CMG claims to have the rights and prevents actively other people from using the name of Oscar Wilde on their merchandising products. All published works are in the public domain. So I see all kinds of merchandise with Oscar Wilde quotes but the name of the author was removed.
    The "10 years" I spoke of in my first post referred to the fact that the right of publicity of Oscar Wildes name must have been expired 10 years ago.

    So my question is: is there any base for the actions of CMG? Or can they just do what they are pleased to because an ordinary person can't effort going into court in the case CMG prevents your products from being published? I could not found anything about "Oscar Wilde" being a tredemark. They do not use the TM and they clearly seem to refer to the right of publicity on their website.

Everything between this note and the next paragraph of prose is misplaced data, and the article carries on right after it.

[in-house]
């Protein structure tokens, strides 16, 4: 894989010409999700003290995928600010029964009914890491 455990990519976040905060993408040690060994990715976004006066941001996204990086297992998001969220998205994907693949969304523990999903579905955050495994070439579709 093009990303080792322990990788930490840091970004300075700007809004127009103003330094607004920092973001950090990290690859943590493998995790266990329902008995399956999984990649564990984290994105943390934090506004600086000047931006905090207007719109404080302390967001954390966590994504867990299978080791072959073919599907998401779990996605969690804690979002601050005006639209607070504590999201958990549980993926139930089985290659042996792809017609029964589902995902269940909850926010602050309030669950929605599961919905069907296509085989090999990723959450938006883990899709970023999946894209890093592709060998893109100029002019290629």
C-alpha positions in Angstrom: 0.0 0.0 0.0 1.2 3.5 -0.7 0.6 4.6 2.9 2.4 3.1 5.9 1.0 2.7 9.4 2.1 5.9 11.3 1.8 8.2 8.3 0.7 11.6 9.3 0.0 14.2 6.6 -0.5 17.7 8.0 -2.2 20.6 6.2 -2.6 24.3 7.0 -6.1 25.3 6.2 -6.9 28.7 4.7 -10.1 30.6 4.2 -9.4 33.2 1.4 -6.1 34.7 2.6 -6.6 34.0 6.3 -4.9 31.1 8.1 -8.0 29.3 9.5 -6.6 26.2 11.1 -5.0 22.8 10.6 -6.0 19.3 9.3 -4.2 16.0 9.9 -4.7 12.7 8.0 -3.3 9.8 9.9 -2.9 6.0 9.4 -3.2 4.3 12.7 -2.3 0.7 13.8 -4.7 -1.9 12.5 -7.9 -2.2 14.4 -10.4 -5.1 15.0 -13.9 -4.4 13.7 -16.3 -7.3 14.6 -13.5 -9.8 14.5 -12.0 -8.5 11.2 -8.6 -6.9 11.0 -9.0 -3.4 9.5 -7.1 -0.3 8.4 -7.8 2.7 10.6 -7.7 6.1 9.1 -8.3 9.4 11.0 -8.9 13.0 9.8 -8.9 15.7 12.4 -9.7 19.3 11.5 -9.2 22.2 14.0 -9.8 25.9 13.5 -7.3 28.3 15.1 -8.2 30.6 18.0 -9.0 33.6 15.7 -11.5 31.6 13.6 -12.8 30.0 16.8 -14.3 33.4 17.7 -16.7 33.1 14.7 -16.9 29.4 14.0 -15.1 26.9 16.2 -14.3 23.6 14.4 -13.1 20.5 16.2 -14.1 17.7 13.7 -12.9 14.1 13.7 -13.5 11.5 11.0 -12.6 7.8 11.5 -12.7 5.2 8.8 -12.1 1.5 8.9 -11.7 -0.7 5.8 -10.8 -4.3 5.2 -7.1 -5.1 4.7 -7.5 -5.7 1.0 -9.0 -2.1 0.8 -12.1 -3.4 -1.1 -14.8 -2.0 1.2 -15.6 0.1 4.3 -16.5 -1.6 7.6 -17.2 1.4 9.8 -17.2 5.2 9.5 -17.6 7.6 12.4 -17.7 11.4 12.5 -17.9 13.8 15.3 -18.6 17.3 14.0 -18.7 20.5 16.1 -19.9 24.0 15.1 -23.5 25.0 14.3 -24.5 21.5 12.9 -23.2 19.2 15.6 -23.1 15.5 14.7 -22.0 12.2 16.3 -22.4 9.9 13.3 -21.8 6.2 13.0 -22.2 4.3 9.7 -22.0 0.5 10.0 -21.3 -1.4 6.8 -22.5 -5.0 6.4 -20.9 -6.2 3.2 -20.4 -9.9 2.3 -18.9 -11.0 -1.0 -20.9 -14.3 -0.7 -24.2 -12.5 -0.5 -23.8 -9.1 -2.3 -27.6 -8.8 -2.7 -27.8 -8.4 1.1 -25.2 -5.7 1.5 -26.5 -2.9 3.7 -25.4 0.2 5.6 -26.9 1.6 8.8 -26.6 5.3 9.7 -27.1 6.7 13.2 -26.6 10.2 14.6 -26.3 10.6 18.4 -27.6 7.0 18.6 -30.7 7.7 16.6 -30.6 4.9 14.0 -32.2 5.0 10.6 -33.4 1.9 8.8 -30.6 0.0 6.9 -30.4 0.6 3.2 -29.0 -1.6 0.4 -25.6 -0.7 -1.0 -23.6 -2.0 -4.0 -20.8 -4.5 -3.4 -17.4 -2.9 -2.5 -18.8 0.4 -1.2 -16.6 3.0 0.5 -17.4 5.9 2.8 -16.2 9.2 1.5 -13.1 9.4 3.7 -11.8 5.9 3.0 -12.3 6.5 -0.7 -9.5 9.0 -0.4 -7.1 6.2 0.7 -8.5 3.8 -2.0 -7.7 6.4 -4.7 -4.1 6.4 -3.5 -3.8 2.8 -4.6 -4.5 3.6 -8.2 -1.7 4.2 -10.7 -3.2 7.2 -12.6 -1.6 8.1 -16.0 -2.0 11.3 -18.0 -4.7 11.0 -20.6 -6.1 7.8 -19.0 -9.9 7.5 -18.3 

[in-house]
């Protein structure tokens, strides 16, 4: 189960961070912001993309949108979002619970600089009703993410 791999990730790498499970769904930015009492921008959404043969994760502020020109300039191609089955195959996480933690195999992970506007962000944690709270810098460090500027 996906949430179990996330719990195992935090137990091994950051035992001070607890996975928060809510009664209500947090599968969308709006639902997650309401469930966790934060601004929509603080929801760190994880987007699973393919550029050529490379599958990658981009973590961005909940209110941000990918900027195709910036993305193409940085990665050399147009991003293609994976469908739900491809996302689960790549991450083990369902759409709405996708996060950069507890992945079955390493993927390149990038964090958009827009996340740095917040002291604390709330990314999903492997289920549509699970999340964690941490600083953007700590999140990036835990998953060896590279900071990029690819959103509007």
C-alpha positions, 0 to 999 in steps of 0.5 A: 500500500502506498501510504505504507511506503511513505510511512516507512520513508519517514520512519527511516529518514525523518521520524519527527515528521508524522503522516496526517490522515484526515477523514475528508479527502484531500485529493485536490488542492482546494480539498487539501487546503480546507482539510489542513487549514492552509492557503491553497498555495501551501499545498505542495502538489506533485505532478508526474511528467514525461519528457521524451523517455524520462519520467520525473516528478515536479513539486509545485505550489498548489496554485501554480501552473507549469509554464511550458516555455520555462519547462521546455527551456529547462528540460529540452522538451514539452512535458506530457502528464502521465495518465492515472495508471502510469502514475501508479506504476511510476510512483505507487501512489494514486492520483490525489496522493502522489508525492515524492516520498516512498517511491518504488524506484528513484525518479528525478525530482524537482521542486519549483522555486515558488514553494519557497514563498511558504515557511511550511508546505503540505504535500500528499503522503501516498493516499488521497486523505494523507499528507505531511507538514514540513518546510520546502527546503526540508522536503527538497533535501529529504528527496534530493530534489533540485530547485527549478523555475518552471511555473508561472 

4. #4
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    Default Re: Copyright for a Famous Author Who Died More Than a Century Ago

    The rights to publicity passed to his estate and thus his family, who apparently assigned them to CMG.

    Your question is more like asking if those rights are valid and nobody here can tell you that. You would have to do considerable research.

    Only 12 states recognize this right after death. TN of course is one. The term is usually 100 years though there are ways to extend it. There is also an argument for it under the federal Lanham Act.

    In 1979 the California Supreme Court said any rights to a name or image ended at death (Bela Lugosi case) and could not be passed on like a tangible copyright.

    CA then passed a law to change this and now has a 70 year right to publicity, what lawyers call the "Vampire Act".